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Publication numberUS7349508 B2
Publication typeGrant
Application numberUS 10/714,202
Publication dateMar 25, 2008
Filing dateNov 14, 2003
Priority dateMay 17, 2001
Fee statusPaid
Also published asCN1557077A, CN100459603C, DE10124177A1, EP1388240A2, EP1388240B1, US20040120433, WO2002093852A2, WO2002093852A3
Publication number10714202, 714202, US 7349508 B2, US 7349508B2, US-B2-7349508, US7349508 B2, US7349508B2
InventorsThomas Duda, Lajos Gaszi, Peter Gregorius, Torsten Hinz, Martin Renner
Original AssigneeInfineon Technologies Ag
Export CitationBiBTeX, EndNote, RefMan
External Links: USPTO, USPTO Assignment, Espacenet
Method for reconstructing data clocked at a symbol rate from a distorted analog signal
US 7349508 B2
Abstract
A method and a device for reconstructing data, clocked at a symbol rate, from a signal which has been distorted by transmission of a transmission link, are disclosed. The method or respectively, the device, being predominantly performed or implemented, respectively, by means of digital circuit technology in order to improve the quality of the data recovery. The method includes amplifying the signal amplitude attenuated by the transmission; filtering high-frequency interference frequencies above the symbol rate; discretizing the analog signal by means of an analog/digital converter; performing a cable approximation by means of a digitally implemented cable approximation filter in order to obtain an equalized signal; and recovering the data from the equalized signal by means of a phase-locked loop.
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Claims(32)
1. A method for reconstructing data, clocked at a symbol rate, from an analog signal which has been distorted and attenuated by transmission of a transmission link having a cable transfer function, comprising:
amplifying the signal amplitude of the analog signal that is attenuated by the transmission;
filtering high-frequency interference of the analog signal at frequencies above the symbol rate, thereby generating an analog amplified filtered signal;
discretizing the amplified filtered analog signal by means of an oversampled analog/digital converter to form a digital signal;
carrying out a cable approximation by simulation of the inverse of the cable transfer function on the digital signal by means of a digitally implemented cable approximation filter in order to obtain an equalized signal; and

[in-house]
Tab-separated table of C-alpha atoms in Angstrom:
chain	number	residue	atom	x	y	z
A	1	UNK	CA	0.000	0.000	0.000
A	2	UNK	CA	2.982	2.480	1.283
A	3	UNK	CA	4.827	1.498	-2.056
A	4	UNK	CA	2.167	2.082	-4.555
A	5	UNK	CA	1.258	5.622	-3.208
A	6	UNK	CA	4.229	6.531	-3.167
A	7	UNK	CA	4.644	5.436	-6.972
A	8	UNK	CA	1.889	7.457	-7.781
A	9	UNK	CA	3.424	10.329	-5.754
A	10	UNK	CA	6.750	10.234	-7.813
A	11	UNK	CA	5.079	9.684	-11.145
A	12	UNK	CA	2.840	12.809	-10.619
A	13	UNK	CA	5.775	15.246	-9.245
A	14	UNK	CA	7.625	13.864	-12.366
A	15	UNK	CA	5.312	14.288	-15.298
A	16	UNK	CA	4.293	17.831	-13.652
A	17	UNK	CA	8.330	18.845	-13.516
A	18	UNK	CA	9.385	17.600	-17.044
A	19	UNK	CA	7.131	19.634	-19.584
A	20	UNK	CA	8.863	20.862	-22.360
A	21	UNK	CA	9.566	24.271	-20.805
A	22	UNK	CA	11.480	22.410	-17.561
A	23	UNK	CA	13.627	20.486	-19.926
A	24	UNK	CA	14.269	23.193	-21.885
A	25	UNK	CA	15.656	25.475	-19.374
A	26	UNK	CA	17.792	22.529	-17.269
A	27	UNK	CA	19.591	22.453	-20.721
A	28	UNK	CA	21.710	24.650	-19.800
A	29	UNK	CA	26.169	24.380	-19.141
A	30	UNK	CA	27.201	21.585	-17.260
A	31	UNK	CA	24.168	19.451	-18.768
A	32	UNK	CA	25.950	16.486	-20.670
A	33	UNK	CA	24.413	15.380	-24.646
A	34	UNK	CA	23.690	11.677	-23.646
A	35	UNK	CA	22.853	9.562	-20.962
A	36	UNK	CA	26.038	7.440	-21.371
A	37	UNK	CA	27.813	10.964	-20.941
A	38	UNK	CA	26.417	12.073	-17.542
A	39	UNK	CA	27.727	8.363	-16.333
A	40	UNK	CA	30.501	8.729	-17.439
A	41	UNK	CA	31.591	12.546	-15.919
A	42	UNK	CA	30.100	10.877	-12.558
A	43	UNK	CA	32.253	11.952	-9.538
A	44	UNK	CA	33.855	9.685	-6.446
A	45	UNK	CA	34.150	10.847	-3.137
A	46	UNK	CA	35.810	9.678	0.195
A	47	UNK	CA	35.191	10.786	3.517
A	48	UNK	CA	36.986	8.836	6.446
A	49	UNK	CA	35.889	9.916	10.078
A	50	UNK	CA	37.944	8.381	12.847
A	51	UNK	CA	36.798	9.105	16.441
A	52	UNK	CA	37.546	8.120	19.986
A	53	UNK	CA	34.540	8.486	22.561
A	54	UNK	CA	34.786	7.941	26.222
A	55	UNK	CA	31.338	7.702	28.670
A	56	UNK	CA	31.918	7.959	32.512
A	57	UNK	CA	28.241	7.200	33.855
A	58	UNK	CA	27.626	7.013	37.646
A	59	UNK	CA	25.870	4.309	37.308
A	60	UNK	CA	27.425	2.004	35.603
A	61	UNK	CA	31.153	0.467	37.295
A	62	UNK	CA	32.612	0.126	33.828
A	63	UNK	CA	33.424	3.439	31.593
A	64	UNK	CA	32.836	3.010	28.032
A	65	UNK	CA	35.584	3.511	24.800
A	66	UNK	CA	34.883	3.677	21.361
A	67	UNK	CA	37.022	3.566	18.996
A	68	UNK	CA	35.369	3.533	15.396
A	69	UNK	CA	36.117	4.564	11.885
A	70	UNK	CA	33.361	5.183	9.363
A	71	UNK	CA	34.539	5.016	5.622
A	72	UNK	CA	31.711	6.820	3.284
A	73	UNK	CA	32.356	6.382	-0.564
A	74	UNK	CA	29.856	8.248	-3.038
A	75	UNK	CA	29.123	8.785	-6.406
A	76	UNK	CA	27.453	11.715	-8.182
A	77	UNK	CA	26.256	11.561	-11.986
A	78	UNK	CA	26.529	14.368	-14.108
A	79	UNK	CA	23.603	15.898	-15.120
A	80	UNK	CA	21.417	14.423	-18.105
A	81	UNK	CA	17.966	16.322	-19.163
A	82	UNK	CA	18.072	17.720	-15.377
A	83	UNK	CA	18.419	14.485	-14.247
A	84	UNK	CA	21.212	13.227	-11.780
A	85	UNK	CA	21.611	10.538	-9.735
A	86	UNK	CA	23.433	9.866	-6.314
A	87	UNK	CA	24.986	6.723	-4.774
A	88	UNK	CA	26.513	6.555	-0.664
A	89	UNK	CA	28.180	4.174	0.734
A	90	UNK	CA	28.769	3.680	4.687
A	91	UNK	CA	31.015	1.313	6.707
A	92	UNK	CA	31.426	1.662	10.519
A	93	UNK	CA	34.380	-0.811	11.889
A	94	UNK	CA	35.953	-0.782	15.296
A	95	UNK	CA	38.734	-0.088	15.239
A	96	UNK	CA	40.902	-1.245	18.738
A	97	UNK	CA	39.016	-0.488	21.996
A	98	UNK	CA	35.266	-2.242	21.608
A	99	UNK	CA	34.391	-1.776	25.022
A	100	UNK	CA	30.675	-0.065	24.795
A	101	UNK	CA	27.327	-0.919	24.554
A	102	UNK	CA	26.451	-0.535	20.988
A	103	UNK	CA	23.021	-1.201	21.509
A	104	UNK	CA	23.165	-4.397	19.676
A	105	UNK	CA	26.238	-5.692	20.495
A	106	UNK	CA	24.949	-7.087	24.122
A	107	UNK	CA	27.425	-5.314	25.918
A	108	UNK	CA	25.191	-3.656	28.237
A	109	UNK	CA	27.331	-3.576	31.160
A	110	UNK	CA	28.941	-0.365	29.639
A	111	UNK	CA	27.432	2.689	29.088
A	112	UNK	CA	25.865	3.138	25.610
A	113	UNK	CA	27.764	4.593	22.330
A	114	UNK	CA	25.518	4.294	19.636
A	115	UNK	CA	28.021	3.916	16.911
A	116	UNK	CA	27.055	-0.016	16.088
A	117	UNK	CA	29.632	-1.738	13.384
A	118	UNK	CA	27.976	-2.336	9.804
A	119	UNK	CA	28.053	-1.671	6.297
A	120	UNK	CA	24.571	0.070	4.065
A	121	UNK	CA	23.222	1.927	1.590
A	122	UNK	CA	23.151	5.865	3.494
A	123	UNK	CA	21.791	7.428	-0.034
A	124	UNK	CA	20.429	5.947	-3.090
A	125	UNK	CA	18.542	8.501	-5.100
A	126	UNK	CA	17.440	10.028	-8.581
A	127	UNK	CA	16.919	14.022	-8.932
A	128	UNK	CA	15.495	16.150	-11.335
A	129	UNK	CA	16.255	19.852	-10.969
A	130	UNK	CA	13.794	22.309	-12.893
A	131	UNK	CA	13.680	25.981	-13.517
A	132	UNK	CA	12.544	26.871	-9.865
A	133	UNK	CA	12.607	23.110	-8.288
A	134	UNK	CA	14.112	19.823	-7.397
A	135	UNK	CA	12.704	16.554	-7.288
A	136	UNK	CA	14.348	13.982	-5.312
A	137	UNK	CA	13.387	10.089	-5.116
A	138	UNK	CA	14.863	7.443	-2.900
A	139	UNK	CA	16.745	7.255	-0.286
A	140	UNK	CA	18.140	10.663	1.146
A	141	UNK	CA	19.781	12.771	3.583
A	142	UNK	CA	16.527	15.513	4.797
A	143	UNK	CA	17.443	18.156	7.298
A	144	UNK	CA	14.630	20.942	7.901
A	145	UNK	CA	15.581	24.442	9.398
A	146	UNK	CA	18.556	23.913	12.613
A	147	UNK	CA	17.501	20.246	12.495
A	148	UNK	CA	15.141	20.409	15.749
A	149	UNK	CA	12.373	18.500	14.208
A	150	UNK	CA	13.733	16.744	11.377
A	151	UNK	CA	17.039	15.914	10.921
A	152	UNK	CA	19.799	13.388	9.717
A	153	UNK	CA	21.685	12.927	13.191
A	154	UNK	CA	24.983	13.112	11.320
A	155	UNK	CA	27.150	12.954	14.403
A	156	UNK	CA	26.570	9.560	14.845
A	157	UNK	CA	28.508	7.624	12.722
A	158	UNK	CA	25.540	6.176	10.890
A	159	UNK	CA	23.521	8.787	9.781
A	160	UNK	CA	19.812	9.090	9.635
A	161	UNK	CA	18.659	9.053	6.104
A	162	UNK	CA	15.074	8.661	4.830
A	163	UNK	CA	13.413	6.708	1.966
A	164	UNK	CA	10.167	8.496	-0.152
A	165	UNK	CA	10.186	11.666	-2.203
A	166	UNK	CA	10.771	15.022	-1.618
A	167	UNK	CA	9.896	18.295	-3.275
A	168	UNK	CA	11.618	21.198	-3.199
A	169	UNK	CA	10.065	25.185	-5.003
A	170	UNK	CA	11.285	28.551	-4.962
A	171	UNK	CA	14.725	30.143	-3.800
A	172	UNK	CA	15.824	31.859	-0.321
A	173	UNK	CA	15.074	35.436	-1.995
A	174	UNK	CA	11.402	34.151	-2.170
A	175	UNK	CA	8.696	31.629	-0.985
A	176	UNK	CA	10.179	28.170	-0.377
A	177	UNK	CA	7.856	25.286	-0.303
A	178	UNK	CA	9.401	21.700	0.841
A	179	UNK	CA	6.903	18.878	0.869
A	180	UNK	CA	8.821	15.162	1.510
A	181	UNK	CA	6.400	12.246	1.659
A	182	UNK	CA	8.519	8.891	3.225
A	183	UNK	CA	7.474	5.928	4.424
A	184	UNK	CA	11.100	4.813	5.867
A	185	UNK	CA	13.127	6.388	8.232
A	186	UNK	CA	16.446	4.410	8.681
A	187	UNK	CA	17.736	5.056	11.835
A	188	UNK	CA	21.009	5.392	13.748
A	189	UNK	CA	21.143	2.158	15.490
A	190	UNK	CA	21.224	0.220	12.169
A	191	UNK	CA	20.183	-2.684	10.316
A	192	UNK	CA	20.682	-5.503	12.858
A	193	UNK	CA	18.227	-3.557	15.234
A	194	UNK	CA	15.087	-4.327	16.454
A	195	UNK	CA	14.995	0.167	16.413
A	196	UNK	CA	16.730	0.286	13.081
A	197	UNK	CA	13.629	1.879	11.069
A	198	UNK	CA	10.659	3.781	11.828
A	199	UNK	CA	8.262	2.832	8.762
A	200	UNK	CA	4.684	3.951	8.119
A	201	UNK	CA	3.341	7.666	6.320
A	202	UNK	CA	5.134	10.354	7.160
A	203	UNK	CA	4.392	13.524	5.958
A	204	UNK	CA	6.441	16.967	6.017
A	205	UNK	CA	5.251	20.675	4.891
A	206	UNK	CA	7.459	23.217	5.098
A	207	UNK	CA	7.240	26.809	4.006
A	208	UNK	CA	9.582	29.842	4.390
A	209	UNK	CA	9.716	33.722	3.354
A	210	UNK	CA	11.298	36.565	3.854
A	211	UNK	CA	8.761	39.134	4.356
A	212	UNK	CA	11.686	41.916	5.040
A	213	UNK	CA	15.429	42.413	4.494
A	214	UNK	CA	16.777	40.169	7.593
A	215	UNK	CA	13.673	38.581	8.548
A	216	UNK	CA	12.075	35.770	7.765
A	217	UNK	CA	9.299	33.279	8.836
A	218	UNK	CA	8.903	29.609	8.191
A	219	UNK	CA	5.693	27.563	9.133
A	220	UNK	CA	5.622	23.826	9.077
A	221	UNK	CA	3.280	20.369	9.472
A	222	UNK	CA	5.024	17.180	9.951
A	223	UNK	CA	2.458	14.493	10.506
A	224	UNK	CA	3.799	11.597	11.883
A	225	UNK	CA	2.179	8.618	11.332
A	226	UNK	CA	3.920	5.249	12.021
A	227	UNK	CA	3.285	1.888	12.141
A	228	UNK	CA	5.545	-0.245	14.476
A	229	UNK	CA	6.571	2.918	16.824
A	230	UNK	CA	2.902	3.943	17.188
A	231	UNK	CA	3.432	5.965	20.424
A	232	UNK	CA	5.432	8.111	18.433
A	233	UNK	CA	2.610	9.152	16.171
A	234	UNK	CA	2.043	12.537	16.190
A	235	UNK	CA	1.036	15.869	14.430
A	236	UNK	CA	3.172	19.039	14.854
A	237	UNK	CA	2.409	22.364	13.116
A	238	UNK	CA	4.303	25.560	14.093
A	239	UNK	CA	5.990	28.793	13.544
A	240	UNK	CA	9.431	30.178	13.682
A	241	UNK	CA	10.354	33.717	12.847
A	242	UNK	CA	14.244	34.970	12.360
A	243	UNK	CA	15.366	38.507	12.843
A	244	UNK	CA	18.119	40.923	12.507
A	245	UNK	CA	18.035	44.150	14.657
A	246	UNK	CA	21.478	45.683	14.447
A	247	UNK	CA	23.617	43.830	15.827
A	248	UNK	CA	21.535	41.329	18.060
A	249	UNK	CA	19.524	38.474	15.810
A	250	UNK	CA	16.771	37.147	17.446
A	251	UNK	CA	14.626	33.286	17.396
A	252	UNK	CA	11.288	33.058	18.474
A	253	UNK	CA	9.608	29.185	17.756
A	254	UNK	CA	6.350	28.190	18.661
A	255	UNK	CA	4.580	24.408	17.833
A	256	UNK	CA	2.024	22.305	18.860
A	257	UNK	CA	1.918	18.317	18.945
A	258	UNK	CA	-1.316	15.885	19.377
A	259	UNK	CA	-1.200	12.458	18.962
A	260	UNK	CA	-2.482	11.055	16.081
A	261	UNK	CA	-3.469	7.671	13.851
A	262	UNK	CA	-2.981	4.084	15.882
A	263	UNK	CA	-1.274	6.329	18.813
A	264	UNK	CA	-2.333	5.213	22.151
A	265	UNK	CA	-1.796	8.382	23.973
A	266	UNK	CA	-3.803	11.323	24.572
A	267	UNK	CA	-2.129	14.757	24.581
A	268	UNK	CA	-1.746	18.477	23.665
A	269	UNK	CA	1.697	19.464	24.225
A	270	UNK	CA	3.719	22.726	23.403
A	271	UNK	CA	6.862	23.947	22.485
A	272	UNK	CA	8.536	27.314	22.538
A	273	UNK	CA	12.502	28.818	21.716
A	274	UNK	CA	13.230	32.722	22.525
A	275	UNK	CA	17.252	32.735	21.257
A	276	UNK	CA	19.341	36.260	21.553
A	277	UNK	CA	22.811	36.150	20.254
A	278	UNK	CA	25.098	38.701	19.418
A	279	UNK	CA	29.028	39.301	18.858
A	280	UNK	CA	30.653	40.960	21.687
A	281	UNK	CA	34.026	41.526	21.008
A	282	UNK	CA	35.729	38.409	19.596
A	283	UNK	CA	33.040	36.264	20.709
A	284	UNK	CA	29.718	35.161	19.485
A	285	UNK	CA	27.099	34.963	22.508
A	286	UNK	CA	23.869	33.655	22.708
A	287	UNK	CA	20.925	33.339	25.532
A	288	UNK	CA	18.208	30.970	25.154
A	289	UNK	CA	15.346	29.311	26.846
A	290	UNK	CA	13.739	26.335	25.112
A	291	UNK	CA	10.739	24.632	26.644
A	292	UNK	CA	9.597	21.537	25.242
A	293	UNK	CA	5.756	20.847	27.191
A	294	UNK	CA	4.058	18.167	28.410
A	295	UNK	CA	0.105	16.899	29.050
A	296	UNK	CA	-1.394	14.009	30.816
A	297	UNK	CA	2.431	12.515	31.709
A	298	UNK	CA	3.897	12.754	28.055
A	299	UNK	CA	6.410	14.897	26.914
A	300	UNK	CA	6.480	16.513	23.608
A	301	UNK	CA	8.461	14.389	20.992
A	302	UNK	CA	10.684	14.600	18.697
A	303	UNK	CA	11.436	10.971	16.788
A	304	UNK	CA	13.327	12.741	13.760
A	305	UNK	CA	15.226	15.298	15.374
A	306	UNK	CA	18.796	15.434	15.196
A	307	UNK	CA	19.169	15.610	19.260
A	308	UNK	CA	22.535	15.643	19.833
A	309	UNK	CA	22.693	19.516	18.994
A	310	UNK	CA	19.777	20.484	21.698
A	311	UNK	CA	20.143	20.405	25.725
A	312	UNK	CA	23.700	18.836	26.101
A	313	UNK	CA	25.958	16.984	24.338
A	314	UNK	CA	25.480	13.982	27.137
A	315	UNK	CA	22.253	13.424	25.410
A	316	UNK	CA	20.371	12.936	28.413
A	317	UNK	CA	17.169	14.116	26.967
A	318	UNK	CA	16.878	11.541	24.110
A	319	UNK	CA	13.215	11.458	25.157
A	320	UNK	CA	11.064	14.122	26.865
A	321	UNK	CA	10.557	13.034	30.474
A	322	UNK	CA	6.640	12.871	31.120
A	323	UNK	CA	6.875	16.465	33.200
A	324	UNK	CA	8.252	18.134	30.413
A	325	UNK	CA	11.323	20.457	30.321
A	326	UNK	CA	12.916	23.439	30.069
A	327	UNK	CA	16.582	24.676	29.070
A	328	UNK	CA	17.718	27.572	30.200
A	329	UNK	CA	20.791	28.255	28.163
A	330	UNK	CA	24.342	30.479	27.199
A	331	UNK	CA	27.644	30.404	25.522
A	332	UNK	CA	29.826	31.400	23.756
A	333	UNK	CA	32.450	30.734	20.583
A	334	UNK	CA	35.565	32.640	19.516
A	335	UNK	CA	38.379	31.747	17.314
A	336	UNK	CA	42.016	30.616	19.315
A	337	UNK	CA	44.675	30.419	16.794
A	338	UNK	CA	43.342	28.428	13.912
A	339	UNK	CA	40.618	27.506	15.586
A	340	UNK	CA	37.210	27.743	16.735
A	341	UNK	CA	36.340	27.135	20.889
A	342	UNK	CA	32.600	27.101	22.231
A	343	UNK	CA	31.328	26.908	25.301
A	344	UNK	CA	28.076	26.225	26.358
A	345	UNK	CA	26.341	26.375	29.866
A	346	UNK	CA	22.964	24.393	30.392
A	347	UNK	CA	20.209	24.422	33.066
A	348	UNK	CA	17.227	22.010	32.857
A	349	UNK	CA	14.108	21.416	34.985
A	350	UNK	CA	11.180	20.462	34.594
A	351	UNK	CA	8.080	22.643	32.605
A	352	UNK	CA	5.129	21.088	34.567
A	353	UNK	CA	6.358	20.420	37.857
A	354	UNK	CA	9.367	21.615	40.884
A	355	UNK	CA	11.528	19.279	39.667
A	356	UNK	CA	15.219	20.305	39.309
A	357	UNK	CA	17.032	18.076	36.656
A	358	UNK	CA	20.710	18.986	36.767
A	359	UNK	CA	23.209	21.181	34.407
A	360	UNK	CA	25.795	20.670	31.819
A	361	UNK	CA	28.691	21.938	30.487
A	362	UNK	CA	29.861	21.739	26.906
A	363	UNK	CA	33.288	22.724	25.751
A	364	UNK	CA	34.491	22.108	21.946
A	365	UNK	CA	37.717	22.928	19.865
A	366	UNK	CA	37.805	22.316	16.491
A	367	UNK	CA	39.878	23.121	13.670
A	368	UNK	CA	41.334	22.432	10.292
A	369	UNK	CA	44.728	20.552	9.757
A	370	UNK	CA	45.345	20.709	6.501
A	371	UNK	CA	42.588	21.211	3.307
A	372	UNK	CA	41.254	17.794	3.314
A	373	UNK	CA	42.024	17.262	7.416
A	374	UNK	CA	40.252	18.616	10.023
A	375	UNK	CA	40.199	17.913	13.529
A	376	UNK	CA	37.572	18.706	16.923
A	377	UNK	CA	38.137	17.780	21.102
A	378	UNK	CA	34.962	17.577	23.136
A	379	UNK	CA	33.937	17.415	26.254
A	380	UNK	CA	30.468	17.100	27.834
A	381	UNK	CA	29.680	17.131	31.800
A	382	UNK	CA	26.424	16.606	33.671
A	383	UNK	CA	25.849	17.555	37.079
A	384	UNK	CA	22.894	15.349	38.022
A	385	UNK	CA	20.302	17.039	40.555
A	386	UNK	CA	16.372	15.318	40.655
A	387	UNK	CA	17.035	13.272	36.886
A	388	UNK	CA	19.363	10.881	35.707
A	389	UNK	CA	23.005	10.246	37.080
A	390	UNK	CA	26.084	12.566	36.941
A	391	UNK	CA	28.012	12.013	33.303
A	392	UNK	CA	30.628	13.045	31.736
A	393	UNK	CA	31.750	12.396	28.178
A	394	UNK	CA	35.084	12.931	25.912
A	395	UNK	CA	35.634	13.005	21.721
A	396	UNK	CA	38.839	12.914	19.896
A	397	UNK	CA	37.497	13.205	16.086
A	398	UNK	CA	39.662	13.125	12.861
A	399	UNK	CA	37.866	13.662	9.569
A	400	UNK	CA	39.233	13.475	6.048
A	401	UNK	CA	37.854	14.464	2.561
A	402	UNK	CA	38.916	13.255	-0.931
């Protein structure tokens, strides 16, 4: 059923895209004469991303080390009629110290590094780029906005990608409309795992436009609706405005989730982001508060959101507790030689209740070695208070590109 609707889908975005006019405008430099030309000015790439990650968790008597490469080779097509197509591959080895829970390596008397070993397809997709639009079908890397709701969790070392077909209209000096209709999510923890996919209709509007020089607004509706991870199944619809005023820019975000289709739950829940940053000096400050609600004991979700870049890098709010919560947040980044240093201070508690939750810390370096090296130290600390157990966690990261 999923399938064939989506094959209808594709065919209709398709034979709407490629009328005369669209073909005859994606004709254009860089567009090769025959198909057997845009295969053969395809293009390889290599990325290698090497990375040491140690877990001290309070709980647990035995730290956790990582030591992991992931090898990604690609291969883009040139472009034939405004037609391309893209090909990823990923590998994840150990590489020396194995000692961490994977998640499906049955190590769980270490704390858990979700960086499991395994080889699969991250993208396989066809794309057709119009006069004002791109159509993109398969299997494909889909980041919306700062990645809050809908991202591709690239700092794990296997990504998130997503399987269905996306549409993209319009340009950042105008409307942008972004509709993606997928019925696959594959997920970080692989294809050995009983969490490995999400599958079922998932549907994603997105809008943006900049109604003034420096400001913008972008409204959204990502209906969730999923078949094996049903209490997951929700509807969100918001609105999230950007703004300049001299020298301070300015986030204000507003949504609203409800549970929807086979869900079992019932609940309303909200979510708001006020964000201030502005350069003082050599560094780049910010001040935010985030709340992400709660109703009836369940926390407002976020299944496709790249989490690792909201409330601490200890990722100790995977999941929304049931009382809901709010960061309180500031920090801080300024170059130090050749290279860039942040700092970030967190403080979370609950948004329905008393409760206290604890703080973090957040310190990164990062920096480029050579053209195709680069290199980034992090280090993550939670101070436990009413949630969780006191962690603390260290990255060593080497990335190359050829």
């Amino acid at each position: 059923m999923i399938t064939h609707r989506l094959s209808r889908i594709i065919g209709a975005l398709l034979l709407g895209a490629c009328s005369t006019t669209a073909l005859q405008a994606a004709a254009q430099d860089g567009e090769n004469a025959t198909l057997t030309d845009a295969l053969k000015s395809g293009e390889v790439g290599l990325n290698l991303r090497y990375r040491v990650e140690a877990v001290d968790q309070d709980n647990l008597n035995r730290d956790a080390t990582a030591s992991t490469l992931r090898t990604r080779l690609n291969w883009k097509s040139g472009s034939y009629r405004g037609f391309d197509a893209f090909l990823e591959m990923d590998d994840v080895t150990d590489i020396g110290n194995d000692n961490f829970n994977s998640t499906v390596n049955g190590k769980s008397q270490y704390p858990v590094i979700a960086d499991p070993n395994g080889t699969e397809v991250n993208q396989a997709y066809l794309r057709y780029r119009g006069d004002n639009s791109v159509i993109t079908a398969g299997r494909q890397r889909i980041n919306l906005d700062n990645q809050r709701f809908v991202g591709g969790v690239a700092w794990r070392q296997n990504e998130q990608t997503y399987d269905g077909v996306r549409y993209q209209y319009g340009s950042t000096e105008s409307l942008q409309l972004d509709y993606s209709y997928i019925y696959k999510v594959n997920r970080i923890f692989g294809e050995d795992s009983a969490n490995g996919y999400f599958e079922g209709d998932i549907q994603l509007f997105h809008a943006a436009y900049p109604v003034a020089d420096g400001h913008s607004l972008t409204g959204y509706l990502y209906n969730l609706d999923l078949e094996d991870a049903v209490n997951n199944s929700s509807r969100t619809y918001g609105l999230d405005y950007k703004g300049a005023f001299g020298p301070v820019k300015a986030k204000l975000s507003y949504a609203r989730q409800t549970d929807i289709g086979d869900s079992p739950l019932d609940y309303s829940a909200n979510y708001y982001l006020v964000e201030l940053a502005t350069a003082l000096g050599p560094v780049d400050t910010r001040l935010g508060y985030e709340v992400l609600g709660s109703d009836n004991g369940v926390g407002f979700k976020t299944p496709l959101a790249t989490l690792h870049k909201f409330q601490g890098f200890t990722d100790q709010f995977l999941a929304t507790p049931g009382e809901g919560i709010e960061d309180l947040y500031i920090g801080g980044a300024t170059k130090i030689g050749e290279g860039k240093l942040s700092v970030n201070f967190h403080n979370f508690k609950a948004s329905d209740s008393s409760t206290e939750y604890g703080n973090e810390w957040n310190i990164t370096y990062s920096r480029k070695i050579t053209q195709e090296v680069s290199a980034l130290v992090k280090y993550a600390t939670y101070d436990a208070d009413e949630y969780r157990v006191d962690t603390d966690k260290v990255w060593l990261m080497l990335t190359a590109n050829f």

interpolating and then low-pass filtering the equalized signal by means of an interpolation and filter unit; and
decimating the interpolated and filtered signal by means of a decimator which is arranged in the control loop of a phase-locked loop for recovering the original data from the equalized signal.
2. The method according to claim 1, wherein the analog/digital converter oversamples the supplied data signal n-times in order to transform low-frequency noise into a higher-frequency spectrum.
3. The method according to claim 1, wherein the step of filtering of high-frequency interferers is performed by means of a digital filter which is arranged between the analog/digital converter and the cable approximation filter.
4. The method according to claim 1, further comprising the step of reducing of the data rate of the discrete signal by at least a factor of m=2 in order to obtain a decimated signal.
5. The method according to claim 1, further comprising filtering of low-frequency components below a predetermined lower cut-off frequency by means of a digital filter.
6. The method according to claim 5, wherein low-frequency components are filtered before the cable approximation is carried out.
7. The method according to claim 1, wherein the cable approximation is carried out by means of a digital FIR filter.
8. The method according to claim 1, wherein amplification of the signal amplitude and the cable approximation is controlled by a digitally implemented equalizer control unit.
9. The method according to claim 1, wherein the sets of coefficients required for setting the cable approximation are temporarily stored in a memory device.
10. The method according to claim 1, wherein the interpolation and low-pass filtering takes place outside a control loop of said phase-locked loop for clock and data recovery.
11. The method according to claim 1, wherein a regenerated clock running synchronously with the signal clock is generated by means of the phase-locked loop.
12. The method according to claim 1, wherein the decimation is controlled with the aid of a peak detector and of a phase detector.
13. The method according to claim 1, wherein the clock control characteristic of the phase-locked loop is adjusted by means of a timing loop filter.
14. The method according to claim 11, wherein the recovered data are output synchronously with the regenerated clock.
15. A device for reconstructing data clocked at a symbol rate from an analog signal which has been distorted and attenuated by transmission of a transmission link having a cable transfer function, comprising:
an amplifier for amplifying the signal amplitude of the analog signal attenuated by the transmission;
a low-pass filter for filtering high-frequency interferers in the analog signal at frequencies above the symbol rate, thereby generating an analog amplified filtered signal;
an analog-digital converter for discretizing the analog amplified filtered signal, thereby generating a digital signal;